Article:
How FPI taxation hurts small investors and FDI

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Published: July 11, 2019 12:35:56 AM

It results in an arbitrage between FPIs, per their legal status,and thus paints India as a country lacking stable tax policy

This raises the effective rate of capital gains tax on FPIs constituted as non-corporate entities vis-a-vis those organized as corporate entities or firms. This raises the effective rate of capital gains tax on FPIs constituted as non-corporate entities vis-a-vis those organized as corporate entities or firms.

FPIs, with investments in Indian equity markets of around $450 bn, are a critical source of capital for the growth of the Indian economy. FPIs play a large role in helping the government reach its ambitious target of divestment and fund India’s current account deficit. Unfortunately, India’s unstable and unpredictable tax regime is giving them pause. Frequent changes in taxation and regulations, and the imposition of new surcharges without a formal consultative process are tarnishing the perception of Indian capital markets among FIIs.

The imposition of long term capital gains (LTCG) taxes in last year’s budget has already taken its toll on FPI interest in India. We have not yet seen the full impact because, since the imposition in last year’s Budget, markets in India have been depressed. Once markets recover, the full brunt of the imposition of the capital gains taxes and surcharges will become evident. India must head this off.

Equity markets are an important barometer on the state of the economy. Today, a large retail population invests savings in equities. Equity markets are important for raising resources for companies and for private equity funds exiting private companies. A problem for one constituency of the market is thus a problem for all, because of the interconnectedness of financial markets.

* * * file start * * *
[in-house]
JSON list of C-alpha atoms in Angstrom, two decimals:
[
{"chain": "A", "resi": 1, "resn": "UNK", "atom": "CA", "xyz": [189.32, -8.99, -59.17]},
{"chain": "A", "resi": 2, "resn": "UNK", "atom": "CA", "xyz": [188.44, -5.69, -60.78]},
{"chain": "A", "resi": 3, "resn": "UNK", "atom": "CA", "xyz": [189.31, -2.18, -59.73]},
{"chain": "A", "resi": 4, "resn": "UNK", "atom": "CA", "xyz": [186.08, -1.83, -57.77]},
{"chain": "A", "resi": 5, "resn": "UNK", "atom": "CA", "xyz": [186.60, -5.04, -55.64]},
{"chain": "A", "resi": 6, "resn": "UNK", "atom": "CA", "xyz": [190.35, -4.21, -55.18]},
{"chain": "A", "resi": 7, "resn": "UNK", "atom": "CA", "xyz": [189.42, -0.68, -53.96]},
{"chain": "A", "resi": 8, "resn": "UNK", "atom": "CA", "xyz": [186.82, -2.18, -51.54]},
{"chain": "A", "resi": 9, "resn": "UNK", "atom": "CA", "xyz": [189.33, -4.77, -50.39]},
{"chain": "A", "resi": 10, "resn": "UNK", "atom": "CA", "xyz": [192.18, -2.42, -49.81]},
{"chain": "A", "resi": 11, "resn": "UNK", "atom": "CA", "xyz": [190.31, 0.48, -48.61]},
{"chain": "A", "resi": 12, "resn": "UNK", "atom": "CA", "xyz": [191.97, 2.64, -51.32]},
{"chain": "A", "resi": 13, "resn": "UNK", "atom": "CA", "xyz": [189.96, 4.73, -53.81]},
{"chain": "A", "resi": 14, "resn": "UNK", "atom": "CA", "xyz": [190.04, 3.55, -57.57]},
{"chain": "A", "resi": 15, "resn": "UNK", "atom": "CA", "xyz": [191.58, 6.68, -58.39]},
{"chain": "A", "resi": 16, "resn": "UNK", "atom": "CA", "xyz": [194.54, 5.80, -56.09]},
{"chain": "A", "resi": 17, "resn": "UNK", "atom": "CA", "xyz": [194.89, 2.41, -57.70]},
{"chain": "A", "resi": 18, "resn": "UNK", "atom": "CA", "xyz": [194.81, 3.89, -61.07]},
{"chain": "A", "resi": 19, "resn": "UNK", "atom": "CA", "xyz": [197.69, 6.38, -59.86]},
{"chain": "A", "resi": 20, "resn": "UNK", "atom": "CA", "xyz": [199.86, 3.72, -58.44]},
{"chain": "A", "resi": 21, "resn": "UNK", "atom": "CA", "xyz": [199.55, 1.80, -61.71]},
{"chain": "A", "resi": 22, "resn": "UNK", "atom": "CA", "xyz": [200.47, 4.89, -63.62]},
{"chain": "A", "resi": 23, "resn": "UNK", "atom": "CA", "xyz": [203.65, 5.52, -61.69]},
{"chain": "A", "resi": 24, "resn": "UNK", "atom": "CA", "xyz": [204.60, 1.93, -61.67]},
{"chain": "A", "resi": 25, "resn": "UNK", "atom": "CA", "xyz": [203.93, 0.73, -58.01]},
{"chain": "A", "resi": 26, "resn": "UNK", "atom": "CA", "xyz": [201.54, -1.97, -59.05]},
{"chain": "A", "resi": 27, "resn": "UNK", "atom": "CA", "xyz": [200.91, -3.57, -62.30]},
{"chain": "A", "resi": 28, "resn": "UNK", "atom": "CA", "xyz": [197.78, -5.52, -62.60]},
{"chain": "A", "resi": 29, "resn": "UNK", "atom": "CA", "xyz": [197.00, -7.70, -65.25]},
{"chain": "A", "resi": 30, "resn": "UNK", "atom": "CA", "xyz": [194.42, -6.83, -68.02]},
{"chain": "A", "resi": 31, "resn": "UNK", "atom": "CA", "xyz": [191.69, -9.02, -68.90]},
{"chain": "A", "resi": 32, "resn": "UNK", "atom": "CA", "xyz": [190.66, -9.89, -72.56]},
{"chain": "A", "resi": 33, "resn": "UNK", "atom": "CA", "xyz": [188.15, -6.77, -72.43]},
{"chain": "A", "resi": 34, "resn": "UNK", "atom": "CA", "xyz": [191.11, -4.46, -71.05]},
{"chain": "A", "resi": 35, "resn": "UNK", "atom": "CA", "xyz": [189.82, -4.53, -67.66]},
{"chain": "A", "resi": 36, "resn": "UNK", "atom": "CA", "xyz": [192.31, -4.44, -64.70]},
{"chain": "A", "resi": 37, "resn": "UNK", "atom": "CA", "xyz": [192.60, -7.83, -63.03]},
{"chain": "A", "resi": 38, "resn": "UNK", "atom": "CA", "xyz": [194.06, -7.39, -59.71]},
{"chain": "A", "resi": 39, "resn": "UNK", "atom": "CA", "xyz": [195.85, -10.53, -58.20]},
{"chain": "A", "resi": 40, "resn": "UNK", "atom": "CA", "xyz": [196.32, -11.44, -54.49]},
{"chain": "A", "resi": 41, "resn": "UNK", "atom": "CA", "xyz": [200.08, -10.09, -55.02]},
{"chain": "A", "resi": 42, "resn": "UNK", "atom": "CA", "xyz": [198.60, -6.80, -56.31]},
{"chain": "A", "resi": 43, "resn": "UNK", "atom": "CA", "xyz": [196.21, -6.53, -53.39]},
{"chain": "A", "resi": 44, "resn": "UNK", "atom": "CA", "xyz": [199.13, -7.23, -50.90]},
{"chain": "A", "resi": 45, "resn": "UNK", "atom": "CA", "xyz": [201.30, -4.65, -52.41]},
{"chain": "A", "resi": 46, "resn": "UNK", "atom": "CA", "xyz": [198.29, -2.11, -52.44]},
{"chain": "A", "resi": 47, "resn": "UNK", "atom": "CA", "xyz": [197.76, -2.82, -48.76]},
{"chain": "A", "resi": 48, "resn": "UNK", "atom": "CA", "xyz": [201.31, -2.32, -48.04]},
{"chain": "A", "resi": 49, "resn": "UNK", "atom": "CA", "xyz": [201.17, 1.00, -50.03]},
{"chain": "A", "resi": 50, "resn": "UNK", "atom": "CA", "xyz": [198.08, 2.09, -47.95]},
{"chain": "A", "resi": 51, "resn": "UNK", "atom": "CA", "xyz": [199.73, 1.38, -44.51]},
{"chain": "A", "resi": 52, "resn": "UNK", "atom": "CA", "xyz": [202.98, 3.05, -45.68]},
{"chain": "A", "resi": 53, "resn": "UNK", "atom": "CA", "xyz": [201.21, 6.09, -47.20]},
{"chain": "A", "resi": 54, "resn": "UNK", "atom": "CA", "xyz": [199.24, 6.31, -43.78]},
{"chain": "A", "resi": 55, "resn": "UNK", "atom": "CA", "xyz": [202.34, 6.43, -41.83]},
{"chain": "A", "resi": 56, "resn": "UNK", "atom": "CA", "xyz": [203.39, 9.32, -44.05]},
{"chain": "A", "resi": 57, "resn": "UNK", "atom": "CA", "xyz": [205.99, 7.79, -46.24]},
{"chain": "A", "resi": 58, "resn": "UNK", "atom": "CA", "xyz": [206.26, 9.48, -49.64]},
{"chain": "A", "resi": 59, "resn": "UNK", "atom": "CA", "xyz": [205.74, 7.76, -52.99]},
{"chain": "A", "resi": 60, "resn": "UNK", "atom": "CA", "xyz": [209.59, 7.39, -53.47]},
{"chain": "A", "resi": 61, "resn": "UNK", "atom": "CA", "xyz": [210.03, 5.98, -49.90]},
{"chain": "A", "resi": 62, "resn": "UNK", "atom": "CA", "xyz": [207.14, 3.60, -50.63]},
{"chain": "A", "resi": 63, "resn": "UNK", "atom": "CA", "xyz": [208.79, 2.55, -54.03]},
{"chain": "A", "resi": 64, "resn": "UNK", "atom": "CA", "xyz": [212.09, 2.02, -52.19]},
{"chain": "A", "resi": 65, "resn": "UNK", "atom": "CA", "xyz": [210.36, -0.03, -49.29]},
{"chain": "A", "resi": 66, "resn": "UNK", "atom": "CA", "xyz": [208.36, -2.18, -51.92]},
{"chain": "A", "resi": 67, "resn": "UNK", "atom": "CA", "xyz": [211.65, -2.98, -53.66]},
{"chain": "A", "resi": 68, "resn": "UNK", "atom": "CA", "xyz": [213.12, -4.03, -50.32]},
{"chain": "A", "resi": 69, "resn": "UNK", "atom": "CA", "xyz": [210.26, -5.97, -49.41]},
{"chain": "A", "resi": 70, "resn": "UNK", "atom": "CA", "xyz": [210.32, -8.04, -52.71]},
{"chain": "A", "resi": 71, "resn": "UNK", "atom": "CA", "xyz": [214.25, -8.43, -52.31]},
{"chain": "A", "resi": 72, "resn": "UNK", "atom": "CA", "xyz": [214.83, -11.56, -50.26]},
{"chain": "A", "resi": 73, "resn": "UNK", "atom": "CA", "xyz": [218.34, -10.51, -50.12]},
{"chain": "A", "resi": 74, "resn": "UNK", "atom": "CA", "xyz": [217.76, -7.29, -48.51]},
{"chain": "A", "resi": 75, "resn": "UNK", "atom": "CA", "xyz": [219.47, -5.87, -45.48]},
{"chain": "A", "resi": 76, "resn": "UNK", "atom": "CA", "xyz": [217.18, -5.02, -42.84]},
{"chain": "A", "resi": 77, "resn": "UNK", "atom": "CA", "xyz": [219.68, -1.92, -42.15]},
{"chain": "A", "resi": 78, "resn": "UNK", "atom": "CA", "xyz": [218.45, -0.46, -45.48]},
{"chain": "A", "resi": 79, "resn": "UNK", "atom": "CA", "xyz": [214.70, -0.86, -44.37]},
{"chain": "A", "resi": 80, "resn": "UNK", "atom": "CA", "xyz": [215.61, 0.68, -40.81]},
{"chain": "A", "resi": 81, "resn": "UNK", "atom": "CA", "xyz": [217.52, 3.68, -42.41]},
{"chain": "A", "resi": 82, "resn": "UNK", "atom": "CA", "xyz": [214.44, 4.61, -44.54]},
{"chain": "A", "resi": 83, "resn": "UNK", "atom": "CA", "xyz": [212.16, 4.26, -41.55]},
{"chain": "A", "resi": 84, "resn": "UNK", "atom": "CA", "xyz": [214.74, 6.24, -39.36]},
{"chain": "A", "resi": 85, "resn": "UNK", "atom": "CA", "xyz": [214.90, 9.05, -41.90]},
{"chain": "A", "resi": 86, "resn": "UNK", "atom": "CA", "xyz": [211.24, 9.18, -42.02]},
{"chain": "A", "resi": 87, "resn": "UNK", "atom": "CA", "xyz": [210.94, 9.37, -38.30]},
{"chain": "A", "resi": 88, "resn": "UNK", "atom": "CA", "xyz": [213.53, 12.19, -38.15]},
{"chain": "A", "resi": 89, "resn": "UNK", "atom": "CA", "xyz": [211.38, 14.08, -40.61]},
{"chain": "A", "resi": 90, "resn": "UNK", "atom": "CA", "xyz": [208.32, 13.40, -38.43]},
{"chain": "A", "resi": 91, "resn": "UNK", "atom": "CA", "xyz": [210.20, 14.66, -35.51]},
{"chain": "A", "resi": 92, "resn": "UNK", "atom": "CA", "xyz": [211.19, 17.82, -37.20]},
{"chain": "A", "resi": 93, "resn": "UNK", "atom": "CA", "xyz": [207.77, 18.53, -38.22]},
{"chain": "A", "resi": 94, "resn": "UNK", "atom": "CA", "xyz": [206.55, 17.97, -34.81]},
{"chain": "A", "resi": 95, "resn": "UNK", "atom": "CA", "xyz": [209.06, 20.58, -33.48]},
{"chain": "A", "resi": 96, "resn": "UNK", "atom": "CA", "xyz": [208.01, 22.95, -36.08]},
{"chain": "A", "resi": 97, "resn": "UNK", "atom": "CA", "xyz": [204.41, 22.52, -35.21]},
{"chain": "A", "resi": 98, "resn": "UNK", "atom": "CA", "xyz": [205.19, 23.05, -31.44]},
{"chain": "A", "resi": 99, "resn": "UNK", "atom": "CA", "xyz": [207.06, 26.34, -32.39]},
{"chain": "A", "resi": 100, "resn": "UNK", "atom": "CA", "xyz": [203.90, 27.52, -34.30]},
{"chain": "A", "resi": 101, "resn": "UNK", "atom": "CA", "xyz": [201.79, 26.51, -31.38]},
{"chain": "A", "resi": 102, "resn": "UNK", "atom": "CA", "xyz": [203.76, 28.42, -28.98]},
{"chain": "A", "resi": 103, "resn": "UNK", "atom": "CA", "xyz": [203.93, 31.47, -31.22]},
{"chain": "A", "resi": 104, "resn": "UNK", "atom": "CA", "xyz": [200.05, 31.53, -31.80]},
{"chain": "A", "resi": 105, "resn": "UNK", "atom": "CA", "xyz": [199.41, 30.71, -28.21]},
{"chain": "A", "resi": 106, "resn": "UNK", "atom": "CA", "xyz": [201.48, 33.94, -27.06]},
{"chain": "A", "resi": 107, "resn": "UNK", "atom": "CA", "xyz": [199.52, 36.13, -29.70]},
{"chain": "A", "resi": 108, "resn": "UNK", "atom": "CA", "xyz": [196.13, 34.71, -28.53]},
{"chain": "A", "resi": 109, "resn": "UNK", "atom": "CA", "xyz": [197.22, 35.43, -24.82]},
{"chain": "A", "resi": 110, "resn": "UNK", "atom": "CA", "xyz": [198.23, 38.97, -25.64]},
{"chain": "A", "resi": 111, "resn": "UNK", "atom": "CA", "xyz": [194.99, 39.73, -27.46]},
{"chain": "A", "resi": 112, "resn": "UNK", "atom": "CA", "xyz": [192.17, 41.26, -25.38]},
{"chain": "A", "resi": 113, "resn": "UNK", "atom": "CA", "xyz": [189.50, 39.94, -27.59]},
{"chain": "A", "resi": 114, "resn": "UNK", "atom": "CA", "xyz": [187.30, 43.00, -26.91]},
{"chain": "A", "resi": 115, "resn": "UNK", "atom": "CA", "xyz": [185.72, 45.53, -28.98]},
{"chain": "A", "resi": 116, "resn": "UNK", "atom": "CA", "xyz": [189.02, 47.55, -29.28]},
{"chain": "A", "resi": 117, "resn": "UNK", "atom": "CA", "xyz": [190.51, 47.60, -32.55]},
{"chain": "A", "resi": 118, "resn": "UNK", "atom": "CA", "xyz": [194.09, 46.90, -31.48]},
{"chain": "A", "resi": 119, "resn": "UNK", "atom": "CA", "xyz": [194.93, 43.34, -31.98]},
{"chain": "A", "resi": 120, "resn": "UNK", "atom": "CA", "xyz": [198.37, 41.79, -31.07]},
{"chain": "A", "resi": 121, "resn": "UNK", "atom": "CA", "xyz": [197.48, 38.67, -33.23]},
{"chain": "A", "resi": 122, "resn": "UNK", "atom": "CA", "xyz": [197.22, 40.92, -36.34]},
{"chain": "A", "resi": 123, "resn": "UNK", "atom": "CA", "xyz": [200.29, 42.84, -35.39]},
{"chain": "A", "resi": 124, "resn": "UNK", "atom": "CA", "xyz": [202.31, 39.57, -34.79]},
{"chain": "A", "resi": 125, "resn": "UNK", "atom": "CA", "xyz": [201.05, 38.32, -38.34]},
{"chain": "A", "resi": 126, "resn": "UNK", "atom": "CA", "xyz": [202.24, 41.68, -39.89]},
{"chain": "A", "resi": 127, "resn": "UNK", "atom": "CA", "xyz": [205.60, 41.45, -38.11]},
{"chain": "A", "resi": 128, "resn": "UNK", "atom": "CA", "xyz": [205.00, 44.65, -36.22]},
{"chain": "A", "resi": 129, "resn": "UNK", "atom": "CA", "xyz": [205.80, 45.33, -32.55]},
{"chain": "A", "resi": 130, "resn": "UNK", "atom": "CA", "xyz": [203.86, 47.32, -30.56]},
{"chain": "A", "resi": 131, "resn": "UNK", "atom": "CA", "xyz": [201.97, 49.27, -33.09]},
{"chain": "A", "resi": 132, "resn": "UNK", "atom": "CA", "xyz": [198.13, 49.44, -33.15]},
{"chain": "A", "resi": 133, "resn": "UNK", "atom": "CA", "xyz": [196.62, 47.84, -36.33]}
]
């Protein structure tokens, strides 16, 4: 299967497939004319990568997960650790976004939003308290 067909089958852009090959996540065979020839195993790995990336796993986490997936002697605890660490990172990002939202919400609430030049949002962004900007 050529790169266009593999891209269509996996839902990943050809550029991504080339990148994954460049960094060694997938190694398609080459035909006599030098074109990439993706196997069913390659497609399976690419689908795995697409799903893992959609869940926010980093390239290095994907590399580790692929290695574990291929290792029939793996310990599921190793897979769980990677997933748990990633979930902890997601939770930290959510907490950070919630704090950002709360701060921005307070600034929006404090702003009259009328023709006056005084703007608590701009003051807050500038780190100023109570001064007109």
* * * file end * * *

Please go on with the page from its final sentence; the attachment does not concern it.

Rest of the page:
If India aspires to replicate China’s economic success, an investor-friendly policy framework is a prerequisite. India stands alone, perhaps the only country in the world that taxes the income of foreign residents from the income earned on the sale of shares. Most countries exempt FPIs from taxation in their jurisdiction. The current regime makes investing in India less competitive and goes against global best practices.

The MSCI India index has delivered a compounded five-year annual return of 3.5%, ( far) less than the returns delivered by China (estimated 7%) and the US (estimated 18%). Last year’s Budget imposed a tax on FPIs’ LTCG at the rate of 10% plus a surcharge, taking it to 10.9%. The latest Budget raises this tax to 14.92% for FPIs set up as non-corporate bodies. This raises the effective rate of capital gains tax on FPIs constituted as non-corporate entities vis-a-vis those organized as corporate entities or firms. For instance, the effective peak tax rate on short term capital gains tax on sale of equity shares for a FPI constituted as a company will be 16.38%, whereas the corresponding rate for a FPI organised as a trust will be 21.37%.

Imposing LTCG created several operational challenges dissuading genuine FIIs from investing in India. In order to mitigate any friction on account of taxation, the government should revert to the earlier regime of exempting FPIs from LTCG taxation. Taxing LTCG strikes at the heart of the fund management business.

First, capital gains are not an income, they are not something that come to you regularly. Second, the current tax regime goes against the nature of the business of fund management, especially for foreign funds, which are open-ended. Over the course of the year, the FPI fund entity has to estimate and pay the tax, making it difficult to calculate the NAV of a fund, leaving it subject to interpretation and unfairly penalising some investors. The problem arises because the taxable entity in India is the “fund” and it is not possible to attribute the taxes paid to the underlying investor.